# How do frequencies shift after a FFT?

Hi all!

I hope this is the right subcategory to ask in. I’m playing around with the FFTW package to perform some Fourier transforms. I got how to define a signal and transform it, but I can’t get how (and why) can I shift the frequency domain to reflect the actual frequencies of my signal. My Google-fu made me understand I need to call fftshift() and fftfreq(), but apparently I can’t understand how and why.

As an example, I have this script:

using FFTW
using Plots

x = 0:100
y = sin.(x)
# y = [abs(x) <= 10 ? 1 : 0 for x in x]
transform = fftshift(fft(y))
f = fftshift(fftfreq(length(x)) * length(x))
plot(f, abs.(transform))


However, I got this:

Inspecting it with plotlyjs() I can see the spike on the right is at x ~= 16. Why, since the original signal had frequency = 1?

Is this the right way to go? If not, what it is? And why? Thanks

The original signal repeats how many times per 100 samples? It’s 100/(2pi) ~16

Time is measured by the duration of the sample… Frequency is measured by cycles per duration of sample

If you want to calculate with physical frequencies you will need to explicitly tell fftfreq the sample rate. Like if you are sampling every millisecond then sample rate is 1/0.001

4 Likes

If the original angular frequency is 1, to get it we have to multiply fftfreq() by 2π. See annotated code below:

using FFTW, Measures, Plots; gr()

x = 0:100
N = length(x)
y = sin.(x)                 # ω0*x = x; with angular frequency ω0 = 1
Y = fft(y)                  # Fundamental DFT period T = N*ΔT = N; with ΔT = 1
ω = 2π*fftfreq(N, 1)        # 2π-scaler to get angular frequency. Sampling rate fs = 1/ΔT = 1
p1 = plot(x, y, st=:line, m=:o, ms=2, xlabel="Sample number");
p2 = plot(ω, abs.(Y), st=:stem, m=:o, ms=2, xlabel="Radians per sample");
plot(p1, p2, margins=5mm, size=(800,350))


2 Likes

Uhm, I think I see the problem but I can’t understand the solution: what frequencies does the DFT outputs? Radians? If this is so, shouldn’t I get the “right” frequencies in the output (and graph) without calling fftfreq (since sin.(x) also expects radians)?

Here is a recent thread with similar discussion.

Cycles per window length.

1 Like

Give the sample freqiency as the second argument to fftfreq, and do not multiply by length(x). I usually do something like this to get it right:

using FFTW
using UnicodePlots
let
fs = 1000  # sample freq
duration = 1
timestamps = range(0, duration, step=1 / fs)  # step = sample period = 1 / fs

f = 250
A = 2
s = @. A * sin(f * 2π * timestamps)

plt1 = scatterplot(timestamps, s)

transform = fft(s)|>fftshift
freqs = fftfreq(length(s), fs)|>fftshift
plt2 = scatterplot(freqs, transform .|> abs)
display(plt1)
display(plt2)
end

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EDIT :
f=250 makes the time domain look funny, lower frequencies make the dot harder to spot in the frequency domain, and may reault in leakage. I would reccomend copying the code and varying e.g. the signal frequency yourself. You can also try adding another signal, to get two distrinct frequency peaks.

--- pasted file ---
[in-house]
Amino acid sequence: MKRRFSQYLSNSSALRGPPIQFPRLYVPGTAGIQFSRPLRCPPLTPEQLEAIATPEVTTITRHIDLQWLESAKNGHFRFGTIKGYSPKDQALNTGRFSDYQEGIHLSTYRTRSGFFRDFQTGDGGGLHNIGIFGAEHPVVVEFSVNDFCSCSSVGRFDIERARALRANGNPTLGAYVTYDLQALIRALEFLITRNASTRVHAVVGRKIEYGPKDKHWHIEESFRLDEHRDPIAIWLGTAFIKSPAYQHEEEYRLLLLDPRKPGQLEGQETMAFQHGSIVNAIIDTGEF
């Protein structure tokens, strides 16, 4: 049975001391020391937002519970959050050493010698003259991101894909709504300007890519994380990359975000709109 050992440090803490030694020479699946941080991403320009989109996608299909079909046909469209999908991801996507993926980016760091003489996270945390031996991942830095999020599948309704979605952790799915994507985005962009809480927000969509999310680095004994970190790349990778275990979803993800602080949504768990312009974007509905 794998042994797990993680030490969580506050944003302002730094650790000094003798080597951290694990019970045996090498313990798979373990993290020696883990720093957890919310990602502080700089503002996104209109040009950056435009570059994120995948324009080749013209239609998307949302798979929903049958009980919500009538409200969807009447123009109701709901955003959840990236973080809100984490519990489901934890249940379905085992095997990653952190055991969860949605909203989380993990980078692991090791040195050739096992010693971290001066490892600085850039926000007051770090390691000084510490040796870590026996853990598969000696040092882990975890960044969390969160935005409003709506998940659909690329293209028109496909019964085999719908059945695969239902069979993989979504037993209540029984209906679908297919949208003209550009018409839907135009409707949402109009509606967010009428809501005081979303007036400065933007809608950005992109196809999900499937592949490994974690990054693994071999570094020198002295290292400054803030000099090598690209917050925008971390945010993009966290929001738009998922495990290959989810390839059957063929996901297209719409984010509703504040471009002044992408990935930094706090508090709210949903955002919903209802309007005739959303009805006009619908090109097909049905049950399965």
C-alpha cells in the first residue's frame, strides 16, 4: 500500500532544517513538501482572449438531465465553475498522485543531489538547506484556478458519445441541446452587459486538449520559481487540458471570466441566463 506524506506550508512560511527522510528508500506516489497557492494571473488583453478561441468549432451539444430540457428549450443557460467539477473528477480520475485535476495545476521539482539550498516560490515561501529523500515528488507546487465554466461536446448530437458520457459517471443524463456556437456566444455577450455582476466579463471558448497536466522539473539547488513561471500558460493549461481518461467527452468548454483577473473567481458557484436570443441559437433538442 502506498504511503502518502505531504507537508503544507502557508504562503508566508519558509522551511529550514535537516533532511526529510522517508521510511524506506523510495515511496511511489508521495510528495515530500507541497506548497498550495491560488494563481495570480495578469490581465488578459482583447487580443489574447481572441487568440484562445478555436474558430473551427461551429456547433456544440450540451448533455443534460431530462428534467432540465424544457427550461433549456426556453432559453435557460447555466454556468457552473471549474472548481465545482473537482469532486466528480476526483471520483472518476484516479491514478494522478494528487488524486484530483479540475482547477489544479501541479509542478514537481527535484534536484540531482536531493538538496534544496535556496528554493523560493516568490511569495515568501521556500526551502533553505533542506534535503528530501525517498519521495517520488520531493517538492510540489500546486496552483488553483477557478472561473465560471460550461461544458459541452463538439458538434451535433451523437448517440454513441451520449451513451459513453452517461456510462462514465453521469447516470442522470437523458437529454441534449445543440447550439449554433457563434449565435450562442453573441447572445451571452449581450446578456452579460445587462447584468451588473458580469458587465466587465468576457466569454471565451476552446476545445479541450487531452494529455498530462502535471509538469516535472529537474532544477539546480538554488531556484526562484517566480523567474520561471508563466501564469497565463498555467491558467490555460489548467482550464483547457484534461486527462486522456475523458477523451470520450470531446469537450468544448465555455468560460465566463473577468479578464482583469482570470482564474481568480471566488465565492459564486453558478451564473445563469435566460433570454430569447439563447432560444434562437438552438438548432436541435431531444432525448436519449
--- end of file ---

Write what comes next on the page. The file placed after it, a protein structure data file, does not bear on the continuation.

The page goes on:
The DFT assumes the input data is periodic and it outputs amplitudes of the sinusoids whose frequencies are defined as a multiple of a fundamental frequency that is equal to the inverse of the input data duration (called also fundamental period T = N*dT; assume dT=1 in your example). The first sample is at 0, the second sample corresponds to 1 cycle per fundamental period (i.e., think of one sine wave with a period equal to the input window length), the third sample corresponds to 2 cycles per fundamental period, etc. (after N/2 the negative frequencies wrap around). If we want to convert cycles per fundamental period to radians per fundamental period (i.e. angular frequencies instead of regular frequencies), we need to multiply by 2pi.

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I think I’m slowly getting now. I think I misunderstood some quirks of the DFT, and the problems that arise in the sampling process. For instance, I now get that the DFT has no way of teling what the frequencies were, if you don’t take into account the sampling frequency. That iiuc it’s the reason why fftfreq() asks for it!

I am trying to fill my gaps using this tutorial book.

Anyway, a comment on the line

fftshift(fftfreq(length(x)) * length(x))


I took it from another tutorial, but iiuc it’s not idiomatic: there’s no point in multiplying for lenght(x) (the number of samples), the usual way to go is to pass the sampling time to fftfreq(), right? With this, frequencies are already good, I think?

1 Like

There is no need to define physical units in the mathematical definition of FFT, as hinted in my previous post. However, the main applications of FFT are in engineering where physical units of time or space are commonly used.

Examples have been posted multiple times in Discourse, including by TheLateKronos above. FWIW find here below another time domain example, annotated.

using FFTW, Measures, Plots; gr()

Δt = 2e-3                       # sampling period [s]
fs = 1/Δt                       # sampling frequency [Hz]
t = 0:Δt:0.24                   # times sampled in [s]
N = length(t)
f0 = 25.0                       # sinusoid frequency [Hz]
yt = sin.(2π*f0*t)              # sample values at times t
Yf = fft(yt)
f = fftfreq(N, fs)              # frequencies of the Yf amplitudes

p1 = plot(t, yt, m=:o, ms=2, xlabel="Time [s]")
p2 = plot(f, abs.(Yf), st=:stem, lw=0.4, m=:o, ms=2, xlabel="Frequency [Hz]")
plot(p1, p2, size=(800,350), margins=5mm)


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Many thanks! I think I’m getting it now.

One more thing: in Julia, which is is the coefficient of the DFT? The unitary one (1/\sqrt(N))? And why? (I can open a new topic if this is too OT)

For the FFTW package see this section of the manual.

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